"Aromatherapy," is a complementary and alternative medicine utilizing aromatic plant extracts and essential oils to promote relaxation, a sense of well-being, and healing. It's a topic a lot of people know a little bit about.
It’s probably common knowledge that lavender and chamomile scents are relaxing, so we use them for bathing and sleep support. When we want to be invigorated, we gravitate to menthol and other sharp, bright scents. You might even know someone who loves to advocate the use of essential oils for all kinds of therapeutic applications, including some that are more medical in nature.
So what exactly is going on behind the scenes with our body and mind's reaction to scent? It turns out its chemistry.
Terpenes – the science behind aromatherapy
Terpenes are aromatic compounds present in all plant material, especially after flowering. Terpenes distribute into the air naturally, just like petrol and alcohol. Terpenes help to purify the air. Many of them are anti-all-the-bad-things: antifungal, antiseptic, antispasmodic, anti-inflammatory, antiviral, antimicrobial, antibacterial – you name it. There is good evidence suggesting that terpenes have direct physiological effects on the body.
Plant terpenoids are used for their aromatic qualities and play a role in traditional herbal remedies. For example, Lavender oil is one of the most well-known aromatherapy oils. It's valued for its antibacterial and antifungal properties resulting from terpanoids such as linalool, linalyl acetate, lavandulol, geraniol, or eucalyptol.
Terpenes are just one part of what makes up the efficacy of essential oils on the human condition – but thinking about how terpenes work helps to keep it simple for us laypeople. Alcohols, ketones, ethyls, aldehydes, esters, and phenols (among others) also influence why plants smell in specific ways and how powerful those smells can interact with their surroundings.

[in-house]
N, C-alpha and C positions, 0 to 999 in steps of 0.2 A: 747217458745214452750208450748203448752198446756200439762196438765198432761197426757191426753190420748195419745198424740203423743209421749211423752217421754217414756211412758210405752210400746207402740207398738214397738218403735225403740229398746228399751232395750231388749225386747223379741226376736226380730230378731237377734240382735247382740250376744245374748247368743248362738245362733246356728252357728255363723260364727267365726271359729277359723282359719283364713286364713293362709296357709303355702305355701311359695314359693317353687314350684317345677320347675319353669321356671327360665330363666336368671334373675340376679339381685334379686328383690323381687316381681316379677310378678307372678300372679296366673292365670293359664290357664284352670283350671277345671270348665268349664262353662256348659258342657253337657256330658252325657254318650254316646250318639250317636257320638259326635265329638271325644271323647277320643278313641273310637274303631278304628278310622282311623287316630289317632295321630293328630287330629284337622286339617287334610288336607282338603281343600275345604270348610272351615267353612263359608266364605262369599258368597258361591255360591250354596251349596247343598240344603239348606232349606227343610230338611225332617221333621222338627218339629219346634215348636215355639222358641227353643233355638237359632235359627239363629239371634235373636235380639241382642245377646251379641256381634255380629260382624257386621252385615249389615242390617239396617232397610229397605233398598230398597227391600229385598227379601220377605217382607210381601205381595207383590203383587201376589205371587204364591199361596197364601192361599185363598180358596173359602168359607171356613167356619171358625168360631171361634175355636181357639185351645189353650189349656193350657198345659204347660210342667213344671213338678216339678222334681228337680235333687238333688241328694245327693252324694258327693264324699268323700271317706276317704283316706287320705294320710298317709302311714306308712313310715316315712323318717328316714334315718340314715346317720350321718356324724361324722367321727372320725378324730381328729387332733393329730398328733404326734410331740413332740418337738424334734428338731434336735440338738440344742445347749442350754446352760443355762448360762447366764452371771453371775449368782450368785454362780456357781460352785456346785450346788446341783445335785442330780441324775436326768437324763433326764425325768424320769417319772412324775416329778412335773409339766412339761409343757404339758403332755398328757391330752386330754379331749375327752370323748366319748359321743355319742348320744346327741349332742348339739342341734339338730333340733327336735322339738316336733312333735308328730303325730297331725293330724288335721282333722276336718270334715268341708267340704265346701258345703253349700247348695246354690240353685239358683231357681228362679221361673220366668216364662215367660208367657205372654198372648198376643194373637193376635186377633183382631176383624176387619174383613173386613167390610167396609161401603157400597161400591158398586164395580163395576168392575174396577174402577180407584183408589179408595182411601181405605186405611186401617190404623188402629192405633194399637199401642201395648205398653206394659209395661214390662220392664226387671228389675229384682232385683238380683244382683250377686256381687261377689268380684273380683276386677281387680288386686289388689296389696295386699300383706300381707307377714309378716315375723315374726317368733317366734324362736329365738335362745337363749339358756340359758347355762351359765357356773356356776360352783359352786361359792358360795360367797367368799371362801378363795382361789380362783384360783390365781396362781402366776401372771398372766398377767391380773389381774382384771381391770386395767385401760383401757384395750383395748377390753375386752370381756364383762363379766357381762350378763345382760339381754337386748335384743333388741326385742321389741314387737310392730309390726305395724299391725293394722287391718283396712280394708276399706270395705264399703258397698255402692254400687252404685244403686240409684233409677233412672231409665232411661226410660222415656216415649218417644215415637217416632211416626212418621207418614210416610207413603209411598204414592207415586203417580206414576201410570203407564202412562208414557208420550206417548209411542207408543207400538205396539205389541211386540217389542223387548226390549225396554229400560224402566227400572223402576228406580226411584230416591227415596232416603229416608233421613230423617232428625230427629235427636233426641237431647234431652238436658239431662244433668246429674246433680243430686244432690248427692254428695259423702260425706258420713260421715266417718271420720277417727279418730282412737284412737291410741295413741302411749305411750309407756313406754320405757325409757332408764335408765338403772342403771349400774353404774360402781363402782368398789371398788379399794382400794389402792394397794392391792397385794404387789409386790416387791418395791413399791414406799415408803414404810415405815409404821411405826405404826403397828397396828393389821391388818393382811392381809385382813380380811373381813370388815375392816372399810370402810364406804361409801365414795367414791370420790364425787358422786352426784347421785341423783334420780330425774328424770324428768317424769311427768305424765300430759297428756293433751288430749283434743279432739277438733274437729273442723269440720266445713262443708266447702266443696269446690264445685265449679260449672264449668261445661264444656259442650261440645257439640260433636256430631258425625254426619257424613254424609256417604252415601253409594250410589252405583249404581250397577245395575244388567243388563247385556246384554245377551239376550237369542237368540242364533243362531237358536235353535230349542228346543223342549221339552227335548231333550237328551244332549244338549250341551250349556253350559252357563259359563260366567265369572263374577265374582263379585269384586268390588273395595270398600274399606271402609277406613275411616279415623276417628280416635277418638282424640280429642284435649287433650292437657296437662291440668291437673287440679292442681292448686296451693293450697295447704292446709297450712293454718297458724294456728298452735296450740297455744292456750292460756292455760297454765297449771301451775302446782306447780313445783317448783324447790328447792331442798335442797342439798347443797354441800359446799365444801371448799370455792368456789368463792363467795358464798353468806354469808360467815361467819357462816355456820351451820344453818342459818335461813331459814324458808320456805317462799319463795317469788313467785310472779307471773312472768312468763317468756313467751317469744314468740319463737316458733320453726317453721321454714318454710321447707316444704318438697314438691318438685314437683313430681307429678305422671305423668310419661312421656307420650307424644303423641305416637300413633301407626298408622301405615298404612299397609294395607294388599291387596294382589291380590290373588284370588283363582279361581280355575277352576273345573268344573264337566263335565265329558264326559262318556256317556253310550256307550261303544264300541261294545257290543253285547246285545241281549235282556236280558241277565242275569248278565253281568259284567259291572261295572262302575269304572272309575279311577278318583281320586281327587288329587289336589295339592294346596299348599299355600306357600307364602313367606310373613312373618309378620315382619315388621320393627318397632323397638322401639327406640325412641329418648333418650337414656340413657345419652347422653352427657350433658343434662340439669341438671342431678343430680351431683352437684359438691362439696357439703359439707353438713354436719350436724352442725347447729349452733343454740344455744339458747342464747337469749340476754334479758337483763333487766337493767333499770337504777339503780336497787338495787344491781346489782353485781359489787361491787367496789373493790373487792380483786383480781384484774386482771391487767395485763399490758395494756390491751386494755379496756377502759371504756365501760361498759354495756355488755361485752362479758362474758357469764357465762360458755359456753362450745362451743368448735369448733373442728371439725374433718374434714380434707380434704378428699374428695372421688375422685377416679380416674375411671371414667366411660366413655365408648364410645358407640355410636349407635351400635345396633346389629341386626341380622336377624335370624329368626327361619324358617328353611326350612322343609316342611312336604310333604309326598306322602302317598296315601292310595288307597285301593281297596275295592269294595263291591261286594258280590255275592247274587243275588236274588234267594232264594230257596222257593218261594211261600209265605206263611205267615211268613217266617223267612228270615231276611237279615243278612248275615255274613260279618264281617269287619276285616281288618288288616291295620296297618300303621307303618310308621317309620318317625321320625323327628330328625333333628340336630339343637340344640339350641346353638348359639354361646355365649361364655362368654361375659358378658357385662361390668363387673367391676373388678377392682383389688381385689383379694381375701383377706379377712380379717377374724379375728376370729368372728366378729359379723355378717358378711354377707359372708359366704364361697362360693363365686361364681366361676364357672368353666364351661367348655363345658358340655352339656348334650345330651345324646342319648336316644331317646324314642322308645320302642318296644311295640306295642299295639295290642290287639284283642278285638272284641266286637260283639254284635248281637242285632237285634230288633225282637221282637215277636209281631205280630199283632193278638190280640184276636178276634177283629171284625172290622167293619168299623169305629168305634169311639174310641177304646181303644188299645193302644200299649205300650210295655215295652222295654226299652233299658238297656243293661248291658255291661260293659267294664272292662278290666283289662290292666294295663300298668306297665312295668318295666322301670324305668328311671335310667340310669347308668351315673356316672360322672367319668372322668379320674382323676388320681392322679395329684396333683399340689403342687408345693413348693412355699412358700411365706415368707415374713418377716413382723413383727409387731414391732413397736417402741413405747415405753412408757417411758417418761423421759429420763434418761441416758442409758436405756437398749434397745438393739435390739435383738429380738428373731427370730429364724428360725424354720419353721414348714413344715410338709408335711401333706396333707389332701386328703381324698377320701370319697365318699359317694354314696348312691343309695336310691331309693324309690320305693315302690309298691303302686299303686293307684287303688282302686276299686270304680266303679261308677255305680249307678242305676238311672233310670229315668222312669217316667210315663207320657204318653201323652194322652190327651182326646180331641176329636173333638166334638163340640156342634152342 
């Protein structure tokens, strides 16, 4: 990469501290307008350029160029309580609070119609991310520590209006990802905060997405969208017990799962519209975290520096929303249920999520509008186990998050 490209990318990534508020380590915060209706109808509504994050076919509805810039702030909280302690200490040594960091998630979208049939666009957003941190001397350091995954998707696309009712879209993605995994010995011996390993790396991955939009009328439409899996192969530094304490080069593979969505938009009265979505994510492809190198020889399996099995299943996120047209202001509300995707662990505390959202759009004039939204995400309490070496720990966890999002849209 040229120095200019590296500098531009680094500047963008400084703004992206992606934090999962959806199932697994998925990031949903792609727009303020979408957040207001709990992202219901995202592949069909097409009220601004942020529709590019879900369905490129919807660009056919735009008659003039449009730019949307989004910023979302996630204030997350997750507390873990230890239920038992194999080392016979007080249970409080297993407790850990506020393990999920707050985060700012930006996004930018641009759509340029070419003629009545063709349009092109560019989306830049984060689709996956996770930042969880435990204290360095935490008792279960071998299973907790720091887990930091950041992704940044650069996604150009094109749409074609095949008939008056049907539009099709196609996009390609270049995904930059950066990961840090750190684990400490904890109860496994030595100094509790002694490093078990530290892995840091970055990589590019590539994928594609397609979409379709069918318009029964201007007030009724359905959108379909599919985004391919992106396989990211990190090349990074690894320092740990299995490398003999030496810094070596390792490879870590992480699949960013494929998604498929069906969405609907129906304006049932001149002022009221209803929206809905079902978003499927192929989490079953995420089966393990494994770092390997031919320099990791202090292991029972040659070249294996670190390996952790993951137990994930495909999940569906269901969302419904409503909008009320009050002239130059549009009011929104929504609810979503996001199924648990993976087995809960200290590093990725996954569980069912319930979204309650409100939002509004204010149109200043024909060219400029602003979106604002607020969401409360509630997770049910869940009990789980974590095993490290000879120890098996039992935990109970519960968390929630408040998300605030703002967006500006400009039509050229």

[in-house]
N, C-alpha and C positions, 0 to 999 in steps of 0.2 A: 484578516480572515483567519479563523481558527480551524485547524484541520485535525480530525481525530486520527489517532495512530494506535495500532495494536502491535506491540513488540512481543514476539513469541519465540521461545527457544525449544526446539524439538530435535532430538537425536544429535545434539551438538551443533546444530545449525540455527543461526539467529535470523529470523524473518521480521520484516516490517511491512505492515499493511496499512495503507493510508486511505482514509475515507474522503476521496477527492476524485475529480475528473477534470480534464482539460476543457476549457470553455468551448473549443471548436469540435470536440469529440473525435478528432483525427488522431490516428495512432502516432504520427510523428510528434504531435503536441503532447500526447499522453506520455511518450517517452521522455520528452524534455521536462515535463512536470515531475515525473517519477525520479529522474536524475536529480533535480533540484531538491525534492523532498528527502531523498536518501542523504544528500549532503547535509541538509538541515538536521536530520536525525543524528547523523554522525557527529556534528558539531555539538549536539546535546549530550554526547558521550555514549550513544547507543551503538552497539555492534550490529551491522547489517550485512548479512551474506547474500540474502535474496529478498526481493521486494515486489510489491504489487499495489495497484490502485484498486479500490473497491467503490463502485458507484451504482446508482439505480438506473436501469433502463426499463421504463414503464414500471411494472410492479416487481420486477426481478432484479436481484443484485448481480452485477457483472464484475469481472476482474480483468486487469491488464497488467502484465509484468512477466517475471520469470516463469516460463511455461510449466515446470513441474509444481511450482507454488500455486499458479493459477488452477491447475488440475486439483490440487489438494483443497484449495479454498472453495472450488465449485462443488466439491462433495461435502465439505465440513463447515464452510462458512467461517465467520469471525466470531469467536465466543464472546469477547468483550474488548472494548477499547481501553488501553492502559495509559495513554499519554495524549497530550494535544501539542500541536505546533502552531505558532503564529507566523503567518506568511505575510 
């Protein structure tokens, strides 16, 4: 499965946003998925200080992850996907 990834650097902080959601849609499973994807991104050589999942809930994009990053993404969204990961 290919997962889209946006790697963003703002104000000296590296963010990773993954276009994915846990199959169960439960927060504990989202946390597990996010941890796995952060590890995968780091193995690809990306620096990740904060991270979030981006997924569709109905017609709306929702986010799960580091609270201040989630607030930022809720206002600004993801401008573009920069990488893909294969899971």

Keeping practical and safe with essential oils
More than ever before, people are turning to essential oils for their skin-healing, pain-relieving, or psychological balancing properties. However, if administered improperly, essential oils can cause an undesirable response. Used topically, rash, photosensitivity, or other more severe poisonous side effects can occur with the improper or overuse of some essential oils.
Always do your research when trying a new essential oil. Adverse reactions can depend on age, underlying health conditions or your medications or supplements use. You should dilute some essential oils before topical application. They should not be used in sensitive and highly absorptive areas like mucus membranes.
When and where to make the best use of essential oils
When used correctly, everyone can reap the benefits of essential oils. They are prevalent in organic cleaning and sanitizing supplies; can be used to heal topical wounds and scars; increase blood flow; heighten or calm the nervous system; improve memory retention and cognition; and potentially regulate hormone production and protect against oxidative stress on the cellular level.
The most widespread use of essential oils is as a balm to stressed physical or mental conditions or as a stimulant to increase mental or physical resiliency.
You can enjoy aromatherapeutic essences by bringing in a flower bouquet, lighting a candle, gardening, mixing essential oils with a liquid soap or body lotion, or diffusing essential oils into the air. When it comes to aromatherapy products and essential oils on the market, purity and quality matter! "Aromatherapy" with a synthetic fragrance will cause the exact opposite of what you want to accomplish by replacing the benefits of the natural compounds with a toxic substitute.
Try some aromatherapy with your next massage at True Potential Chiropractic!
The oils we use at TPC are certified pure therapeutic-grade essential oils. They have the highest efficacy available on the market. Ask your massage therapist about our essential oil options, and we'll be more than happy to give you your first aromatherapeutic experience on the house!